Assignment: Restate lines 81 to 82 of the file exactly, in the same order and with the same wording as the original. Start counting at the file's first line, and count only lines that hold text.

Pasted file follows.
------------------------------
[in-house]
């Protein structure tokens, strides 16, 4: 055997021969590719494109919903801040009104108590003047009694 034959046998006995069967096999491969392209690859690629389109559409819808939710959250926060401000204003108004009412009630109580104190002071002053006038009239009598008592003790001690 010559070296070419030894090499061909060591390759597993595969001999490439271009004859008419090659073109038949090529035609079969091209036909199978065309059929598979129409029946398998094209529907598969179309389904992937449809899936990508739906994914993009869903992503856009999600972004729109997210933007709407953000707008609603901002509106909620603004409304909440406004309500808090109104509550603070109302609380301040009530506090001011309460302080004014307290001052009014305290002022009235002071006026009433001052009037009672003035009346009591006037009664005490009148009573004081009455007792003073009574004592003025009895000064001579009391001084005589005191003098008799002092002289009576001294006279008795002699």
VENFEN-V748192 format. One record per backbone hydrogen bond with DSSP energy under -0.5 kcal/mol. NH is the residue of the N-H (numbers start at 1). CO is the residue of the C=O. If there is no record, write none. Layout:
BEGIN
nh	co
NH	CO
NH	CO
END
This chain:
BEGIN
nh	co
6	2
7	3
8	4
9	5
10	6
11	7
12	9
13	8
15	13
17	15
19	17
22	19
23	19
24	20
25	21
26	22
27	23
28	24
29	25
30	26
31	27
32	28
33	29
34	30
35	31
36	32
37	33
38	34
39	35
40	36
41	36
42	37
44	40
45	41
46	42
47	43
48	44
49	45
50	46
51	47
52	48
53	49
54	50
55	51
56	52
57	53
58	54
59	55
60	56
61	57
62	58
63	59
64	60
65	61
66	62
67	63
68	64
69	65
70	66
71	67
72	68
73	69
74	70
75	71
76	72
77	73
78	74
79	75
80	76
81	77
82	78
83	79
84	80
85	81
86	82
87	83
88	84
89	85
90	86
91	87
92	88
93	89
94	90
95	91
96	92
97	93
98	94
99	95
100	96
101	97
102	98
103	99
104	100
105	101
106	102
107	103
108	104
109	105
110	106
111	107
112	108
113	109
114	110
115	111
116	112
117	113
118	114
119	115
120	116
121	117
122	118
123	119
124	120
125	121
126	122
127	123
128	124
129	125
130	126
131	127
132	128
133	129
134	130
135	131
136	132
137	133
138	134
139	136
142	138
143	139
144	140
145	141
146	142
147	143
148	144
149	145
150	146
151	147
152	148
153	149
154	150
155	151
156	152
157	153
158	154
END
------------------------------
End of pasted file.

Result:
81	77
82	78